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Clare Camp

Hillfort

<b>Clare Camp</b>Posted by GLADMANImage © Robert Gladstone
Also known as:
  • Erbury

Nearest Town:Haverhill (10km W)
OS Ref (GB):   TL768458 / Sheet: 155
Latitude:52° 4' 54.49" N
Longitude:   0° 34' 49.91" E

Added by Rhiannon

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Photographs:<b>Clare Camp</b>Posted by GLADMAN <b>Clare Camp</b>Posted by GLADMAN <b>Clare Camp</b>Posted by GLADMAN <b>Clare Camp</b>Posted by GLADMAN <b>Clare Camp</b>Posted by GLADMAN <b>Clare Camp</b>Posted by GLADMAN <b>Clare Camp</b>Posted by GLADMAN <b>Clare Camp</b>Posted by GLADMAN <b>Clare Camp</b>Posted by GLADMAN Artistic / Interpretive:<b>Clare Camp</b>Posted by GLADMAN

Fieldnotes

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Well, this was a turn up for the books this sunny, winter afternoon... a major hillfort instead of the denuded remnants of earthen banks I was expecting to supplement the trashed, yet still evocative Pitchbury Ramparts this morning. To be fair, the 'Iron Age' origin of Erbury has yet to be conclusively determined, in no small part due to the incredibly rich history of occupation at the site. Hey, tell me about it.... notably the home of Aelfric, a prominent Saxon thane and son of Withgar (according to the Wikki... oh, and some 'Domesday Book', or other), no doubt the enclosure was also utilised in some respect by the powerful Norman interloper de Clare, whose motte and bailey castle once controlled the River Stour south of the church (surprise, surprise)... and who 'generously' gave his name to the town. Later, the site was incorporated within the medieval common, still extant, the majority of interior detail apparently dating from this time. In short, quite a challenge for archaeologists seeking answers, methinks? However.....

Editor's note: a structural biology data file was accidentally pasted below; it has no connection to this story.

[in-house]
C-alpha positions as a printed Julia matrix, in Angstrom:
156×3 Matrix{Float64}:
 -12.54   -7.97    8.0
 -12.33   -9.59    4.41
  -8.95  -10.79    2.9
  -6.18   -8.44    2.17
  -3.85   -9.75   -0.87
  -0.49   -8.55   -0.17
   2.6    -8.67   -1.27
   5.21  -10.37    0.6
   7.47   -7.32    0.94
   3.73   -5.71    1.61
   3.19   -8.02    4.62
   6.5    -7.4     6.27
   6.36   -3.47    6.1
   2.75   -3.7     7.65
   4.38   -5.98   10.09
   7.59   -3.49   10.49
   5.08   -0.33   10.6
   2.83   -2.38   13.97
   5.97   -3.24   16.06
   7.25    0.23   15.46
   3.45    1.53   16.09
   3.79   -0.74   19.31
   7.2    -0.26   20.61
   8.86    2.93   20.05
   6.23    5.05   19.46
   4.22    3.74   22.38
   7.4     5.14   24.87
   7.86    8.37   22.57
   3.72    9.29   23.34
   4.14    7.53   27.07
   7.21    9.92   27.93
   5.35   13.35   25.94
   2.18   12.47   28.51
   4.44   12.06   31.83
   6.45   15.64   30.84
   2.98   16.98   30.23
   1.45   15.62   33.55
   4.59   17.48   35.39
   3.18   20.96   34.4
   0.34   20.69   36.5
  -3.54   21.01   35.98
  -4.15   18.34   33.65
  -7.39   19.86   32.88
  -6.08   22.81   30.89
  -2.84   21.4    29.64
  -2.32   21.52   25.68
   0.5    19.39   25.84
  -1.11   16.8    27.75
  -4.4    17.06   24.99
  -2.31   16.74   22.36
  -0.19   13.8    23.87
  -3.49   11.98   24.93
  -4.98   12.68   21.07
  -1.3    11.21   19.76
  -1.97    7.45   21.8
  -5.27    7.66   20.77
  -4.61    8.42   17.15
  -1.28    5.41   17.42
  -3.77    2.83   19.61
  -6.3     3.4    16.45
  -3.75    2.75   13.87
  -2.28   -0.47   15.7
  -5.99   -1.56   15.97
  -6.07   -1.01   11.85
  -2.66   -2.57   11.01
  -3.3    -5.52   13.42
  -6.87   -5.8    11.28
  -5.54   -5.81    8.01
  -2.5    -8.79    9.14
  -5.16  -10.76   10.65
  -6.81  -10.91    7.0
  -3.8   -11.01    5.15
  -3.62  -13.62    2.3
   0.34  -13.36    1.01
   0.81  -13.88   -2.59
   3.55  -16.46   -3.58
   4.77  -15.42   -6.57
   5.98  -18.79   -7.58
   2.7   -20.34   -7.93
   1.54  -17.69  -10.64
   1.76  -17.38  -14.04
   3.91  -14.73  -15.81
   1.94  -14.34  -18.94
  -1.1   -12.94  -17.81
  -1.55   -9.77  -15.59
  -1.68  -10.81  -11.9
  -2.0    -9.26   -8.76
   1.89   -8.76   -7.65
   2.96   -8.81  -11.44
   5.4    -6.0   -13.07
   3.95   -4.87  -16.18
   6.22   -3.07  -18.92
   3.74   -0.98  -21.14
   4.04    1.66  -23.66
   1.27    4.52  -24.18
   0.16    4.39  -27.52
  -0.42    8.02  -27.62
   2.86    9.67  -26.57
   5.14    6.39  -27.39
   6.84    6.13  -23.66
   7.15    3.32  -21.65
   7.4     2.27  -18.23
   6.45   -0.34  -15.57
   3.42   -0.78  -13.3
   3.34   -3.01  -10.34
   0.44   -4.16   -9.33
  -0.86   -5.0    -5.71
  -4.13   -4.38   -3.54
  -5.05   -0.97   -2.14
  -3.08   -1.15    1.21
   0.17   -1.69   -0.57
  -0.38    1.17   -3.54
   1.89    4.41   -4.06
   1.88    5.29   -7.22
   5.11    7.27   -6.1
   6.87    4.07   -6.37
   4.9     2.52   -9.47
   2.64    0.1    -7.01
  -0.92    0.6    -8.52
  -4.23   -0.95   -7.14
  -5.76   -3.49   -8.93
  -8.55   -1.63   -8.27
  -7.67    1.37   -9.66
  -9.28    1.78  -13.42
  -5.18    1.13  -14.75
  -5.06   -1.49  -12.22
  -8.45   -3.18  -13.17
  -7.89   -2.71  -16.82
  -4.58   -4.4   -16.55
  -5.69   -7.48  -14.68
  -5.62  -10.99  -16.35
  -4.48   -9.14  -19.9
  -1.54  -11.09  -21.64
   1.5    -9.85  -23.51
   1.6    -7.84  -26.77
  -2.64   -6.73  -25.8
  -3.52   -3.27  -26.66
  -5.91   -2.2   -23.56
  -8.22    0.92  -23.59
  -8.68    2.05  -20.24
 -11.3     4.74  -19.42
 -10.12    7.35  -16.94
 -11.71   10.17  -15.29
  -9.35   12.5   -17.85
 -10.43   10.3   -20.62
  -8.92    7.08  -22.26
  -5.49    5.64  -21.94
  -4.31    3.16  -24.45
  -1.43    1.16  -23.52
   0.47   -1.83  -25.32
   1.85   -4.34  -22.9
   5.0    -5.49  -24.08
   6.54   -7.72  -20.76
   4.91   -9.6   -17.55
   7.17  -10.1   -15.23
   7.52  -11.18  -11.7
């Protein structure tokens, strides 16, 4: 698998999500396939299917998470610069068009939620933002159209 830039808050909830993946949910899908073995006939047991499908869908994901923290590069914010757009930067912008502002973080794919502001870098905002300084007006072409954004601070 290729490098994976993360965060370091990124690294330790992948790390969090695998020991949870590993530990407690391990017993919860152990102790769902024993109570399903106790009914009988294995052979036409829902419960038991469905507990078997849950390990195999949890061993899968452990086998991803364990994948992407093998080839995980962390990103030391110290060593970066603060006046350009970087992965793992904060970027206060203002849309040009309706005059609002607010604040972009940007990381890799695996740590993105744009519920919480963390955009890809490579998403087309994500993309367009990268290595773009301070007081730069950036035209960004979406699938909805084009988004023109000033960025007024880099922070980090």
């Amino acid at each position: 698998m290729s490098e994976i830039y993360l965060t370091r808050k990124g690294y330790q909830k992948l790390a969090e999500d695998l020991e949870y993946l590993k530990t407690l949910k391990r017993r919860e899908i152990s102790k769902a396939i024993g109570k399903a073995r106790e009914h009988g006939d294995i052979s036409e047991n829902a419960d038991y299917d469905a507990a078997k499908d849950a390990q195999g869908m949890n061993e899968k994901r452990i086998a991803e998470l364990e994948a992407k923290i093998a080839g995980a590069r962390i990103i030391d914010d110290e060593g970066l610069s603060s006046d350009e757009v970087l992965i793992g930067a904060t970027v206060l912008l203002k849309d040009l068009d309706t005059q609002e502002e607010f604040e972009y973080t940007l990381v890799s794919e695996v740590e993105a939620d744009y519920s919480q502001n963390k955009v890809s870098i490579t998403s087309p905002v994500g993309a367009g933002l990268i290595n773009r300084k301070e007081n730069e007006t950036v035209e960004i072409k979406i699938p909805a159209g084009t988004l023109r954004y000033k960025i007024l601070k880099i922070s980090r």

A field survey/magnometric scan conducted during 1993 determined that 'the stratigraphy of the earthworks confirms the likelihood of a prehistoric origin.' [Clare Camp: An Archaeological Survey by the Royal Commission on the Historical Monuments of England, September to October 1993, Archive Report, p15]

More recently, construction work at Clare Primary School in 2009 discovered postholes/a ring ditch of a late Bronze/Early Iron Age structure nearby [Suffolk Institute of Archaeology & History, Vol XLII Part 2].

It also has to be said that it looks very much like an Iron Age defensive enclosure, too. Particularly if, having seen many examples upon his travels, this punter is not put out by a less than perfect strategic placement... to my mind defence was but one consideration to be taken into account by the Iron Age planners - albeit a very important one - the metaphysical requirements seemingly just as important. No doubt the priests' voices were heard loud and clear, the proximity of the Stour and its tributaries perhaps rendering their views decisive?

The enclosure would appear to be (at least at the best preserved northern and southern flanks) powerfully bi-vallate, the eastern and northern banks now encroached upon by the houses of the town which outgrew their protection. Only to the west are the defences badly eroded, to the point of partial destruction. The common is alive with locals today, some walking dogs, some.... just walking. A black cat deems it necessary to sit upon the outer bank and keep a close eye upon me, 'yoofs' on bikes deciding the man taking pictures of 'nothing but the sky' is not worth challenging. Yeah, impressive as Erbury's earthworks are, they pale into insignificance beneath the towering magnificence of the winter sky.... then there are the snowdrops sheltering from the sunlight beneath the eastern bank.... awaiting Spring.
GLADMAN Posted by GLADMAN
21st February 2012ce
Edited 23rd February 2012ce

Miscellaneous

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This is probably Iron Age - it was originally on a spur of land overlooking impassable marshes. Now it's rather encroached on by housing and the outer bank and ditch are largely destroyed. You can still see the inner bank and ditch. It used to be known as Erbury ('earth fortification') and may have been used by the Danes. Rhiannon Posted by Rhiannon
29th April 2002ce